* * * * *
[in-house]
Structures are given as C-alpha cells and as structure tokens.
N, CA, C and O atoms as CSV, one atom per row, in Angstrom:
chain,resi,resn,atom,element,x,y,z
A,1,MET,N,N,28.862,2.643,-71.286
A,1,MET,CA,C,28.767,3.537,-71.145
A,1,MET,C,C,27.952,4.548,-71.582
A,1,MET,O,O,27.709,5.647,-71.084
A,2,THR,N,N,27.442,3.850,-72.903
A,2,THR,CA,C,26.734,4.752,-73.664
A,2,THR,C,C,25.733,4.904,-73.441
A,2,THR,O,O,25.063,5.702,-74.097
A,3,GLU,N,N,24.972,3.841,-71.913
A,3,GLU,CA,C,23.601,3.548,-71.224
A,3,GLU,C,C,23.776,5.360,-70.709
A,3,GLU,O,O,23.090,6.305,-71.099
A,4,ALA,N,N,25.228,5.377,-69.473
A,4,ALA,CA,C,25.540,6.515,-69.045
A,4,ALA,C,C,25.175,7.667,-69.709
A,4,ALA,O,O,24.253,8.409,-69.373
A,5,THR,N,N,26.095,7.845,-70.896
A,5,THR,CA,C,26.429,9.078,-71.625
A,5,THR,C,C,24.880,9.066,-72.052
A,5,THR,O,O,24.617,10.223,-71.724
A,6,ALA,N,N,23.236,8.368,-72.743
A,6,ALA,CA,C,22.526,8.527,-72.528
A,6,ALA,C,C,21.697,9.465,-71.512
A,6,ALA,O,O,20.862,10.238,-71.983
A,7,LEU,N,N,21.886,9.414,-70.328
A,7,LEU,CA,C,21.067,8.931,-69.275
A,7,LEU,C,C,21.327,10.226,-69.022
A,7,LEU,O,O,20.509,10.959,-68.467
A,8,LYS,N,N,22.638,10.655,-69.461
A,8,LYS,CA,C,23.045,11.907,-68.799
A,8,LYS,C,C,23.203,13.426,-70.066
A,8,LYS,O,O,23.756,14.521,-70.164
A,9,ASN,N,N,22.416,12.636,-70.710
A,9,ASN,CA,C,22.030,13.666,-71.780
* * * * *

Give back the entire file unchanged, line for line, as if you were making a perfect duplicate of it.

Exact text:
[in-house]
Structures are given as C-alpha cells and as structure tokens.
N, CA, C and O atoms as CSV, one atom per row, in Angstrom:
chain,resi,resn,atom,element,x,y,z
A,1,MET,N,N,28.862,2.643,-71.286
A,1,MET,CA,C,28.767,3.537,-71.145
A,1,MET,C,C,27.952,4.548,-71.582
A,1,MET,O,O,27.709,5.647,-71.084
A,2,THR,N,N,27.442,3.850,-72.903
A,2,THR,CA,C,26.734,4.752,-73.664
A,2,THR,C,C,25.733,4.904,-73.441
A,2,THR,O,O,25.063,5.702,-74.097
A,3,GLU,N,N,24.972,3.841,-71.913
A,3,GLU,CA,C,23.601,3.548,-71.224
A,3,GLU,C,C,23.776,5.360,-70.709
A,3,GLU,O,O,23.090,6.305,-71.099
A,4,ALA,N,N,25.228,5.377,-69.473
A,4,ALA,CA,C,25.540,6.515,-69.045
A,4,ALA,C,C,25.175,7.667,-69.709
A,4,ALA,O,O,24.253,8.409,-69.373
A,5,THR,N,N,26.095,7.845,-70.896
A,5,THR,CA,C,26.429,9.078,-71.625
A,5,THR,C,C,24.880,9.066,-72.052
A,5,THR,O,O,24.617,10.223,-71.724
A,6,ALA,N,N,23.236,8.368,-72.743
A,6,ALA,CA,C,22.526,8.527,-72.528
A,6,ALA,C,C,21.697,9.465,-71.512
A,6,ALA,O,O,20.862,10.238,-71.983
A,7,LEU,N,N,21.886,9.414,-70.328
A,7,LEU,CA,C,21.067,8.931,-69.275
A,7,LEU,C,C,21.327,10.226,-69.022
A,7,LEU,O,O,20.509,10.959,-68.467
A,8,LYS,N,N,22.638,10.655,-69.461
A,8,LYS,CA,C,23.045,11.907,-68.799
A,8,LYS,C,C,23.203,13.426,-70.066
A,8,LYS,O,O,23.756,14.521,-70.164
A,9,ASN,N,N,22.416,12.636,-70.710
A,9,ASN,CA,C,22.030,13.666,-71.780